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Israel Design Report 2017-2019

Israel’s third action plan continues to focus on disclosing government-held information, strengthening transparency legislation, and using technology to improve access to government services. The consultation process to develop the action plan was rushed and offered few opportunities for stakeholders the opportunity to influence the contents of the plan. Moving forward, Israel could improve the consultation process of future action plans by holding more in-person meetings and allowing stakeholders to shape the thematic focus. Future action plans could also be improved by making sure that commitments are directly relevant to OGP values broadly and continue improving the Freedom of Information law specifically.

Table 1. At a glance
Participating since: 2012
Action plan under review: Third
Report type: Design
Number of commitments: 14

Action plan development
Is there a multistakeholder forum? Yes
Level of public influence: Consult
Acted contrary to OGP process: No*

Action plan design
Commitments relevant to OGP values: 11 (79%)
Transformative commitments: 1 (7%)
Potentially starred commitments: 1 (7%)

Action plan implementation
Starred commitments: N/A
Completed commitments: N/A
Commitments with Major DIOG**: N/A
Commitments with Outstanding DIOG*: N/A

**DIOG: Did it Open Government?

The Open Government Partnership (OGP) is a global partnership that brings together government reformers and civil society leaders to create action plans that make governments more inclusive, responsive, and accountable. The Independent Reporting Mechanism (IRM) monitors all action plans to ensure governments follow through on commitments. Israel joined OGP in 2012. Since then, it has implemented two action plans. This report evaluates the design of Israel’s third action plan.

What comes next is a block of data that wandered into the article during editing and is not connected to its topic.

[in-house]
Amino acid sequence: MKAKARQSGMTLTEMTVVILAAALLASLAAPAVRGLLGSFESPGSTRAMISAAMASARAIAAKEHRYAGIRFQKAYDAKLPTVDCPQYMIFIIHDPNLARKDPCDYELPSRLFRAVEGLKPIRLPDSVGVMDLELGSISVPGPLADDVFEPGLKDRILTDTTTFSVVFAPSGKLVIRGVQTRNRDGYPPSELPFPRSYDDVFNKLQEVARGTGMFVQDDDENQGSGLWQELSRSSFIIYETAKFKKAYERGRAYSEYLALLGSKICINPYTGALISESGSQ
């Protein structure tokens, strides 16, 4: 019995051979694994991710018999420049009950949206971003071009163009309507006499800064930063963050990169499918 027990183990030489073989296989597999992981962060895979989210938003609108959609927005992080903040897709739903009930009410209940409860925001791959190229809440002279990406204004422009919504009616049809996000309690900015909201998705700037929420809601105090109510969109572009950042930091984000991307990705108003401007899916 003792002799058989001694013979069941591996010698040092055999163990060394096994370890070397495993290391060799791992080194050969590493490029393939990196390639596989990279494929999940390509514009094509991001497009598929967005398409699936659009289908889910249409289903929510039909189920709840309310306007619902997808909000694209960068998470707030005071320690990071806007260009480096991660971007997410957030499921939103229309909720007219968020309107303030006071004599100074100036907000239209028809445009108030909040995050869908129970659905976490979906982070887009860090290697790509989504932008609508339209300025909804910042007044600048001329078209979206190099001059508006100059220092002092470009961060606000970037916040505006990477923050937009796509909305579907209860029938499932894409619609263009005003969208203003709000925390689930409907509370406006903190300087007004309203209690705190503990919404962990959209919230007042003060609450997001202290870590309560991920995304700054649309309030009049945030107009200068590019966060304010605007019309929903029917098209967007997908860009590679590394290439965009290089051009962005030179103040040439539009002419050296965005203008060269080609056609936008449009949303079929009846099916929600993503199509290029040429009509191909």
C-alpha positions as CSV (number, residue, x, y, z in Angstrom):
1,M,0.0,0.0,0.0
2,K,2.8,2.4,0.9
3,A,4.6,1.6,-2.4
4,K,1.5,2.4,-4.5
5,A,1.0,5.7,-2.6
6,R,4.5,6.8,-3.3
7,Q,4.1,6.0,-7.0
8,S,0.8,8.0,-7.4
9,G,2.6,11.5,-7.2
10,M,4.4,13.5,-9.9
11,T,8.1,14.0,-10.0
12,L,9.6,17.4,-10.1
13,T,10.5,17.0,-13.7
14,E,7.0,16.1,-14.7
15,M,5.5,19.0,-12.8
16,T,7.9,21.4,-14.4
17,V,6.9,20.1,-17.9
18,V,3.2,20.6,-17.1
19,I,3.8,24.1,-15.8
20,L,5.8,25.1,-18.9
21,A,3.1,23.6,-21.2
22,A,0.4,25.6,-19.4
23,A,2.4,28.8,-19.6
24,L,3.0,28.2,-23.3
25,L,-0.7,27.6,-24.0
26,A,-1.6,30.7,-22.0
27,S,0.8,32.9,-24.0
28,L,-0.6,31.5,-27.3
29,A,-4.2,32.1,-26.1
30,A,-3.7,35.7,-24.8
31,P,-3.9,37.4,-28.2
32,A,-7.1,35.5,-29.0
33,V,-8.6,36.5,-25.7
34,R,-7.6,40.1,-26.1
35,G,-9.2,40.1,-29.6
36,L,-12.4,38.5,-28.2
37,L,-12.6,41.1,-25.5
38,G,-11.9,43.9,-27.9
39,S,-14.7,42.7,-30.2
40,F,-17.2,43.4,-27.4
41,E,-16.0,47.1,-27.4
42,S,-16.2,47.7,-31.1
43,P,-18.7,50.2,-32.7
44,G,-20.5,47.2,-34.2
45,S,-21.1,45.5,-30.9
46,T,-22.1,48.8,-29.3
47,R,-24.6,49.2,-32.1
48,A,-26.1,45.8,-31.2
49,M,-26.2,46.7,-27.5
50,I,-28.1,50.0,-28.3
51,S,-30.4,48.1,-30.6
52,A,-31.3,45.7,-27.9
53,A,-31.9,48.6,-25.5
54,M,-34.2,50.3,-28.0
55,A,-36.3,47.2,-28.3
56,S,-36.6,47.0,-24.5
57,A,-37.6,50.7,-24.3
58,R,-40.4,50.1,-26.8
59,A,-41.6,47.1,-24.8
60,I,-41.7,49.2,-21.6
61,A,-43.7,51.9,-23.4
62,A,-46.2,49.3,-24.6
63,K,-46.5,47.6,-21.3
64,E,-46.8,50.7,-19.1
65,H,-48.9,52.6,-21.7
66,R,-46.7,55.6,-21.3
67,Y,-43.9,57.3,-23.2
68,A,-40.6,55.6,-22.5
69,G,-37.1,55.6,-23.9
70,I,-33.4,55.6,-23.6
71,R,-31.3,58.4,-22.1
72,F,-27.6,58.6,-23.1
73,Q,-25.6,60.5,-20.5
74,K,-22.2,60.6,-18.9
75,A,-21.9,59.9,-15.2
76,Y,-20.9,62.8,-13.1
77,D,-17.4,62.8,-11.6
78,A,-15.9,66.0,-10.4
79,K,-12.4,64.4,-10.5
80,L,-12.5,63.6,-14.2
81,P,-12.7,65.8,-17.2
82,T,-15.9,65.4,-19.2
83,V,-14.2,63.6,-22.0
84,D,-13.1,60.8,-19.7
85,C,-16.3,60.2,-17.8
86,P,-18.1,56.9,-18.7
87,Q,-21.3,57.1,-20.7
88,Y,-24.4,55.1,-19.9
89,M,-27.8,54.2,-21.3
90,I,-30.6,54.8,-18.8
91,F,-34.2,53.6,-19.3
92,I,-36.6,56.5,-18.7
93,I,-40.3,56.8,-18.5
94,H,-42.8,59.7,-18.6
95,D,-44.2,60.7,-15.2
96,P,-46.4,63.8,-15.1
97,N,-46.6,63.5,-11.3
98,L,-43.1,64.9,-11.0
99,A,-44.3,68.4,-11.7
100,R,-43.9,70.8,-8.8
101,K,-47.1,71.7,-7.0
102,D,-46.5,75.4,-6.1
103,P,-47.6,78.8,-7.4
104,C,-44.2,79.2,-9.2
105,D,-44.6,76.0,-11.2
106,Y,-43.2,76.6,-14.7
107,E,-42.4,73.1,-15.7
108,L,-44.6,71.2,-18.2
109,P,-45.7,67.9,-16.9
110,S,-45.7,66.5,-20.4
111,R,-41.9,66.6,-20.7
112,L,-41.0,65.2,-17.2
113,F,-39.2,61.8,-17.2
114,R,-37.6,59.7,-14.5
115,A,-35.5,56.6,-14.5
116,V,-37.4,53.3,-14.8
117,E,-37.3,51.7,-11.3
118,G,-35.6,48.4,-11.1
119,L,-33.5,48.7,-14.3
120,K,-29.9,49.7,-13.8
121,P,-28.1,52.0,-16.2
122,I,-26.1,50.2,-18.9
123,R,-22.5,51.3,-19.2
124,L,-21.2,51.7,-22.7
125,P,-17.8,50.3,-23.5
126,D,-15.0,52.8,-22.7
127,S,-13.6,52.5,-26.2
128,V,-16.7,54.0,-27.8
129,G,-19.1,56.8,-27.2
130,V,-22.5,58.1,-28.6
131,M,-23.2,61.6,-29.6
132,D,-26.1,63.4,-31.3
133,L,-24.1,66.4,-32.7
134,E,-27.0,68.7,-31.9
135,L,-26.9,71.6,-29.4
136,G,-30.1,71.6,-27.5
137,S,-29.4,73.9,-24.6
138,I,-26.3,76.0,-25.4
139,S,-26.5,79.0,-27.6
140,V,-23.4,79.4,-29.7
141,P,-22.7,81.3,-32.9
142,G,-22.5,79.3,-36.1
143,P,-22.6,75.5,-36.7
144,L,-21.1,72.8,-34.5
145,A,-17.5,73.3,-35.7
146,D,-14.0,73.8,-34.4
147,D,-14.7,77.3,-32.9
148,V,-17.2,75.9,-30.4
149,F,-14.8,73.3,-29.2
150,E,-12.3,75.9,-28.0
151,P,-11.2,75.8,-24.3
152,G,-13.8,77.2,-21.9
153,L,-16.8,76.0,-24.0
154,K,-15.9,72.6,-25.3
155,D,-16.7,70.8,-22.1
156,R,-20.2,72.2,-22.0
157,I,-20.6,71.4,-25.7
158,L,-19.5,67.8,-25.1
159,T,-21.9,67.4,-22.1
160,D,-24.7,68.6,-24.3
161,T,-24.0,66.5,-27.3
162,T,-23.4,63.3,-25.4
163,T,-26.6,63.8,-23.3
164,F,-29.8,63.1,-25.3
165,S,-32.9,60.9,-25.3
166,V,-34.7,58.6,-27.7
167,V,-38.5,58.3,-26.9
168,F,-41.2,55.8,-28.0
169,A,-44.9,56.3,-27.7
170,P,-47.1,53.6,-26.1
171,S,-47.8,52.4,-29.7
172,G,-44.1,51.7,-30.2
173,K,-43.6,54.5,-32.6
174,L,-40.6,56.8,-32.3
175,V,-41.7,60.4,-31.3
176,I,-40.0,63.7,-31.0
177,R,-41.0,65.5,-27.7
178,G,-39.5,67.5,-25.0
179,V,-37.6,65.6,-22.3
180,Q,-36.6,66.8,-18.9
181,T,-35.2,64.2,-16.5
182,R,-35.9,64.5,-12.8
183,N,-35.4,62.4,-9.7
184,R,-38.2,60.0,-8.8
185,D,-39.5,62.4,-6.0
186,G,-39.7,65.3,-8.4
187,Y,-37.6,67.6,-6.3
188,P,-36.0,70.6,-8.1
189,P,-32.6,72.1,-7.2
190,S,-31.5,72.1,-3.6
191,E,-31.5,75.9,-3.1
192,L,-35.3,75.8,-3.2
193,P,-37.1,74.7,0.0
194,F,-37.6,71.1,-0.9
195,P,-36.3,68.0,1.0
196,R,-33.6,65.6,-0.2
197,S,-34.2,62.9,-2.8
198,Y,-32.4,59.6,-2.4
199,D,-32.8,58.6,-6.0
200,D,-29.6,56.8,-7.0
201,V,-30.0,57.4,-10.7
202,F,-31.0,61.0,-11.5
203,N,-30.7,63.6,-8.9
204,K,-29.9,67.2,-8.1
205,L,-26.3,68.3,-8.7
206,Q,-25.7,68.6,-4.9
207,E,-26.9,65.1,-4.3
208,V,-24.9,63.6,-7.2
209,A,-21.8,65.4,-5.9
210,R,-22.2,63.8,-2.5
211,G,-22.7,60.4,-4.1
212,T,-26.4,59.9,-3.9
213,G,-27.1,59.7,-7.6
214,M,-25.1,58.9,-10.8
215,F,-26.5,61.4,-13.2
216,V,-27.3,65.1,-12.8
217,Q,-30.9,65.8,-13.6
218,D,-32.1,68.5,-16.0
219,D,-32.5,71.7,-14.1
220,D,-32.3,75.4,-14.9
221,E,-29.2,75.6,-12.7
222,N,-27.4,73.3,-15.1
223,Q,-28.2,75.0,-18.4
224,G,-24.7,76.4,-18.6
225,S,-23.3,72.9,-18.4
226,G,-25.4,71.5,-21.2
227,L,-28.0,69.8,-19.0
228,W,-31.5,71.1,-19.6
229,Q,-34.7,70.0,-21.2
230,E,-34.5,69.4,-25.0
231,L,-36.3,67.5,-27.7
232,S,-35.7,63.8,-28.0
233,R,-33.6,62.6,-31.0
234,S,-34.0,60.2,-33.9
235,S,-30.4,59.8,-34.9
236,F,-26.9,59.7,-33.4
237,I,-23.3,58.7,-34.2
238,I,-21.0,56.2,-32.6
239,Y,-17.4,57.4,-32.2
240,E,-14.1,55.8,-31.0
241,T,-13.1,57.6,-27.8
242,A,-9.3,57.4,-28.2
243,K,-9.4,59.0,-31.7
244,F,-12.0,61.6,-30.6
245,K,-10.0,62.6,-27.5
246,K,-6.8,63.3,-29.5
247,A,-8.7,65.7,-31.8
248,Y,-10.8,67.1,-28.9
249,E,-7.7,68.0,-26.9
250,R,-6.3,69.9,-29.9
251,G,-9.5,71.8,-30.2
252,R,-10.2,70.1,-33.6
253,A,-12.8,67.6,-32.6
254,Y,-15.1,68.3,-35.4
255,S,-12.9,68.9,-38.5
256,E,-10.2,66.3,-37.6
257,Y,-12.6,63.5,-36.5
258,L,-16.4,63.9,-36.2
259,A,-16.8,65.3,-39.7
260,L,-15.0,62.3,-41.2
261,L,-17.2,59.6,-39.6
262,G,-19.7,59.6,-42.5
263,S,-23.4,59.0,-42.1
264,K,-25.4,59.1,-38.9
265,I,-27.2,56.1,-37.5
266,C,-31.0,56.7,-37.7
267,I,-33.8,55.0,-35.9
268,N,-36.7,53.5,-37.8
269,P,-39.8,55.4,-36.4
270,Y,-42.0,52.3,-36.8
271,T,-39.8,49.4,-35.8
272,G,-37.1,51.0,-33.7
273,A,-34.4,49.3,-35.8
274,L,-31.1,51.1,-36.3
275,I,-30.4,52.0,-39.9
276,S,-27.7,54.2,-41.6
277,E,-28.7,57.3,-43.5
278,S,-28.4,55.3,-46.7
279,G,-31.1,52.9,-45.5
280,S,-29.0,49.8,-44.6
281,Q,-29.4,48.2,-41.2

General overview of action plan

Israel enters its third action plan with a strong civil society, and the government continues to show willingness to consult civil society on a number of policy issues. Access to information remains an important area in Israel, particularly regarding the country’s Freedom of Information (FOI) law, which has been included in previous action plans. Commitments in the third action plan seek to continue improving government transparency, access to information, and the availability of government services through technological solutions.

The Government Information & Communication Authority continues to coordinate the OGP process in Israel. The development of the third action plan included one in-person stakeholder meeting, which was followed up with an online consultation on the draft commitments. However, these consultations were held late in the development process, and civil society stakeholders expressed that they did not have sufficient opportunities to influence the final action plan commitments.

The commitments in Israel’s third action plan mainly focus on the use of technology to improve public access to government services and to improve transparency and information disclosure. However, several commitments represent small steps whereas others are not directly relevant to OGP values.